To initiate the fire required for the gasification process, a small amount of fuel may be placed within preliminary gasification chamber 26 and primary gasification chamber 28. This fuel is ignited, and when it begins to burn rather intensely, additional fuel is added until chambers 24, 26 and 28 are filled. While the fuel is being ignited it may be necessary to force air into chamber 26 through conduits 40 and 42 by way of fan 50. Thereafter, sufficient quantities of air to satisfy the gasification process will be drawn into chamber 26 without the aid of fan 50 as a vacuum force will be created by downstream blower unit 90.
During the gasification process, the temperature within the gasifier typically ranges from approximately 100° C., in the drying chamber, to approximately 600° C. in the vicinity of grate 66. The highest temperature (approximately 900° C.-950° C.) exist in the intermediate chamber in the vicinity of the air nozzles. The temperature decreases gradually and uniformly from the region of highest temperature to a region just above keel 36. The temperature at the keel region increases slightly to about 750° C. and thereafter decreases gradually and uniformly to a temperature of about 600° C. adjacent grate 66. Moreover, the present gasifier exhibits efficient horizontal temperature control. Thus, at any given vertical point of the gasifier, the temperature should be substantially constant throughout a cross section of the gasifier at that point.
Through the gasification reaction which occurs within chambers 26 and 28, a combustible gas (comprising approximately 47% nitrogen, 21% carbon monoxide, 1.5% methane, 20% hydrogen, 10% carbon dioxide and 0.5% oxygen) is produced. This gas is continually removed from the gasification apparatus 12 through gas discharge pathway 60 and gas discharge conduits 62 as a result of the vacuum created by blower unit 90. As previously noted, gas discharge conduits 62 are offset from 45° to 90°, and preferably 90°, from radial air inlets 40. It is believed that this configuration contributes to a greater circulation of air and combustible gas within chambers 26 and 28 and contributes to the excellent horizontal temperature control achieved by the present gasifier apparatus. The gas exits chamber 28 through discharge conduits 62 disposed on either side of gasifier apparatus 12. Each conduit 62 leads to a cyclone separator 74 which removes any large particulate matter from the gas. The gas exits the cyclone separators and travels through a conduit to the scrubber unit 14.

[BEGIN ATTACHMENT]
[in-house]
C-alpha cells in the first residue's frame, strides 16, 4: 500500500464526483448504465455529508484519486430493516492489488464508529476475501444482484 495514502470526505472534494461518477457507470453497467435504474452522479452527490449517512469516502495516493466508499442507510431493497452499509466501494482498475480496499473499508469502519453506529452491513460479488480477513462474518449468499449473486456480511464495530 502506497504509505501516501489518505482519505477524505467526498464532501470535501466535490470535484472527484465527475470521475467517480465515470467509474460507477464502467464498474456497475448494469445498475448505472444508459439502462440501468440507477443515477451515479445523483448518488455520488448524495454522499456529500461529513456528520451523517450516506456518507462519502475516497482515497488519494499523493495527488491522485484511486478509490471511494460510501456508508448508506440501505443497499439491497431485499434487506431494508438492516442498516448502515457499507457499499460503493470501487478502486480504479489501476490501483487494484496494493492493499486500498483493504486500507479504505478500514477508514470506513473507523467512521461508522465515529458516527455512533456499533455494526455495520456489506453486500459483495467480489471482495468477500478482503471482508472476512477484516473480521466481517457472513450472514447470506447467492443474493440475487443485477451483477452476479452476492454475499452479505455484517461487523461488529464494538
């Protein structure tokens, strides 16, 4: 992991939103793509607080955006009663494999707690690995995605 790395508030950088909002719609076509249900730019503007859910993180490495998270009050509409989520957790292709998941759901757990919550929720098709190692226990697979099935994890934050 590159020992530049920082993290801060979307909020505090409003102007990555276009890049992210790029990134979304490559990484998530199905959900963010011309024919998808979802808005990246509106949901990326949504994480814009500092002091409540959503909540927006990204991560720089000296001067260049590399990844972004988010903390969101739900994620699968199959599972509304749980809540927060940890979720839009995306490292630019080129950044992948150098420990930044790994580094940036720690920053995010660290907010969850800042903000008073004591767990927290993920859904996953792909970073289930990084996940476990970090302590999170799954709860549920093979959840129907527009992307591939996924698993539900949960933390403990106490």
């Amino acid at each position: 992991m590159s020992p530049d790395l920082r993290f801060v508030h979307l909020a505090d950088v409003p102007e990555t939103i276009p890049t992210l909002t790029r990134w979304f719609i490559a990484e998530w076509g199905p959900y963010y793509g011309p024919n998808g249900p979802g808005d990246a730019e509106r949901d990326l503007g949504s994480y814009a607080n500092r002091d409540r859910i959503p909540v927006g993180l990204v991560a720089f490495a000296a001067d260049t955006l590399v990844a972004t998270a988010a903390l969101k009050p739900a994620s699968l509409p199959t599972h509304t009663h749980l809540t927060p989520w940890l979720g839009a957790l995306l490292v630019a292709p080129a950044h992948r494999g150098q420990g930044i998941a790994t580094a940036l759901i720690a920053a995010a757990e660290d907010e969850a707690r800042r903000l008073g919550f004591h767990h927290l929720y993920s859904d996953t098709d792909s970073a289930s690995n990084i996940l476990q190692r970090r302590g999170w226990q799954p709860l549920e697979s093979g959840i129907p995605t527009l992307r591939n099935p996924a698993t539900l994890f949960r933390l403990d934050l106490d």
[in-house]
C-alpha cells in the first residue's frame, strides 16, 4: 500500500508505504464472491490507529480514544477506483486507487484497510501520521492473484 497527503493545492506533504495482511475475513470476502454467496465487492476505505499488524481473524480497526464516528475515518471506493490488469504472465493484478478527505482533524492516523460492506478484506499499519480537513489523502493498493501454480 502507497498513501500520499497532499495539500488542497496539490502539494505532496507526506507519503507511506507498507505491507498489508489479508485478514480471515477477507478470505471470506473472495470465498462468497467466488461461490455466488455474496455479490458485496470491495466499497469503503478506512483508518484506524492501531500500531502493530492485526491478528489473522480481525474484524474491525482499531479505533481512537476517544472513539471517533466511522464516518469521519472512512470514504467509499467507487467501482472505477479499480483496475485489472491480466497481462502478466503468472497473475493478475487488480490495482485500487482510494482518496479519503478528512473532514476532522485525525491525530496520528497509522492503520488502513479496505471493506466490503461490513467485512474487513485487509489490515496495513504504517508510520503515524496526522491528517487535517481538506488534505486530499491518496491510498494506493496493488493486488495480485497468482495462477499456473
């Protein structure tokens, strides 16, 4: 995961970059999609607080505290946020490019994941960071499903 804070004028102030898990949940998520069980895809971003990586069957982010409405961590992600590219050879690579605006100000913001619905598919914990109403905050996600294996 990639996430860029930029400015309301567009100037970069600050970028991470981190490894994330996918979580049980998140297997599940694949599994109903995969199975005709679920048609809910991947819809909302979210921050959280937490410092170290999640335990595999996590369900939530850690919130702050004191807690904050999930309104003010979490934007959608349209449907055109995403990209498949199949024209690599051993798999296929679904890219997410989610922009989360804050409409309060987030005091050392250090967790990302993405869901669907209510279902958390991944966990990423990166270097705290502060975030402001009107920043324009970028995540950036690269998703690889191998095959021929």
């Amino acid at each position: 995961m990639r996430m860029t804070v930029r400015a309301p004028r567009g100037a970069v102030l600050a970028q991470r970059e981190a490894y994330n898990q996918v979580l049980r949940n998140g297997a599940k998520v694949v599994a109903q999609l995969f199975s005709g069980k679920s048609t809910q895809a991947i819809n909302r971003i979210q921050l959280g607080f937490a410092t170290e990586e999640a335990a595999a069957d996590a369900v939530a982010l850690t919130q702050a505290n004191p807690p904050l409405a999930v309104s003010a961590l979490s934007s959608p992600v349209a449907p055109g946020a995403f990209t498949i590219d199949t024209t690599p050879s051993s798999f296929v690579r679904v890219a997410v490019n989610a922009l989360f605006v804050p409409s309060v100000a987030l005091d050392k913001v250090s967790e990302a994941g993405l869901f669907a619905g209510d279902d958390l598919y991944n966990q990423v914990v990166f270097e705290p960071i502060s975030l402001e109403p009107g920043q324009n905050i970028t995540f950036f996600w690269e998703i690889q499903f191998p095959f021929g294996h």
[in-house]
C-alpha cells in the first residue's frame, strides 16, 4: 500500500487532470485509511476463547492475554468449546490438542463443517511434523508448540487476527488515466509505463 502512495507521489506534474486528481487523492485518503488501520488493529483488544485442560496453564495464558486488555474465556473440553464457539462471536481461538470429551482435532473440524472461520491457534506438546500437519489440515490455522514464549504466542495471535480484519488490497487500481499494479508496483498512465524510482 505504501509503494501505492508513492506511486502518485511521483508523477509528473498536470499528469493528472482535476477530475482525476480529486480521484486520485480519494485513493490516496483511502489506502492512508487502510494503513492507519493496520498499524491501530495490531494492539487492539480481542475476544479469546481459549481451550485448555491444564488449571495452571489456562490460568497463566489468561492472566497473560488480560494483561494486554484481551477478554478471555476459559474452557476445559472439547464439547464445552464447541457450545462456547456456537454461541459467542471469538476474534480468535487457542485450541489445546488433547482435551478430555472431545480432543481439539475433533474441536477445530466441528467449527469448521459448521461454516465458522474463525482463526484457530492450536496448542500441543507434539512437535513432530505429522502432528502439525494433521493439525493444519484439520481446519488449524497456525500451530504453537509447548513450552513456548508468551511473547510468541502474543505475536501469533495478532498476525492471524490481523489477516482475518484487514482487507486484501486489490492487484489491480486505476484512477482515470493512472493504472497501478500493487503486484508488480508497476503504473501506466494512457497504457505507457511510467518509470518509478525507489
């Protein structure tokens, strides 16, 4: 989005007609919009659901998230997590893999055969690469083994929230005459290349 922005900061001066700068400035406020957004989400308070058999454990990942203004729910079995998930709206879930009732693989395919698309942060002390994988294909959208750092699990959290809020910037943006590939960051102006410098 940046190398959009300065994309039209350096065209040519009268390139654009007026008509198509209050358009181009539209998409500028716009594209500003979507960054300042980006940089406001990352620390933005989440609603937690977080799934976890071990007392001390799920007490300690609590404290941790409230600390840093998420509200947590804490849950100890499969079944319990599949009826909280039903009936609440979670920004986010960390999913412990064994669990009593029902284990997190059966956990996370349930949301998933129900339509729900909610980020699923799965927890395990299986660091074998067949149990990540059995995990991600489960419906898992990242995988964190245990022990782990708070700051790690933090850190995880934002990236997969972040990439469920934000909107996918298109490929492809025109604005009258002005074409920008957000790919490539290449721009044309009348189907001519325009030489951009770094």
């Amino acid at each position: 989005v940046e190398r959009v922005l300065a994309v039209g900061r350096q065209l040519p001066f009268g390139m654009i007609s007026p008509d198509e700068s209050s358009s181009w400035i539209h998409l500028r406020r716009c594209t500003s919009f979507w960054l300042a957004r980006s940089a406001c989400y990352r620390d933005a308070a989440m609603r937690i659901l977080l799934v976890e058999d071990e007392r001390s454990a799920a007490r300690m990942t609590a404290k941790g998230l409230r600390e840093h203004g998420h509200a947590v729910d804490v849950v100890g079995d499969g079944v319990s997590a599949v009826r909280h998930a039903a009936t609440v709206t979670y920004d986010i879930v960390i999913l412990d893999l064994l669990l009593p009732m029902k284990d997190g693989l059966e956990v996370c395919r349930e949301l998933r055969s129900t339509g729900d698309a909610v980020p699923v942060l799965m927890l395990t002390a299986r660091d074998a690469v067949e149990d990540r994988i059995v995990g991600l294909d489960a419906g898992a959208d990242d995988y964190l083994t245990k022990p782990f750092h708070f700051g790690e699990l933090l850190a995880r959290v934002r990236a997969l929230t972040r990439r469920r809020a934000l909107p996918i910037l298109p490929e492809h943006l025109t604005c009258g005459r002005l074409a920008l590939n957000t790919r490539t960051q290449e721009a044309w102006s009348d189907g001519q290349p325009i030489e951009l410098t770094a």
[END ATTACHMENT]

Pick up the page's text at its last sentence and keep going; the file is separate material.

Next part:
Once in the scrubber apparatus, gas flows from a top inlet port 81 and proceeds through concentric chambers 82. As the gas proceeds through chambers 82, it periodically encounters contact points 84 which comprise a baffle system of steel or ceramic elements to provide a large surface area over which the gas flows in order to remove solids such as particulate wastes, ash and tars. Gas flowing through chambers 82 can also be contacted with a spray of an aqueous solution to further facilitate the removal of particulates. The gas exits scrubber apparatus 14 through outlet port 88 and is drawn into a blower unit 90. At the blower 90, an aqueous solution may optionally be added to the gas in order to aid in removing any remaining solids.
Blower 90 forces the gas and aqueous solution into a bottom inlet 94 of dryer 16. The gas proceeds through a downwardly, angularly oriented first separator 98 which removes solids from the gas. Thereafter the gas proceeds upwardly through a perforated plate 100 which removes moisture and solids from the gas. As the gas flows upwardly through perforated plate 100, it next contacts a second separator plate 102 through which the gas flows upwardly at a slight angle. Second separator plate 102 also aids in the removal of solids from the gas. Beyond second separator plate 102, the gas flows through a baffle region 104. The baffle region provides a relatively large surface area over which the gas may flow in order to remove moisture and solids from the gas. Finally, the gas flows upwardly through a relatively fine mesh screen 106 which is horizontally disposed across the entire cross-section of dryer apparatus 16. Screen 106 removes any remaining moisture from the gas.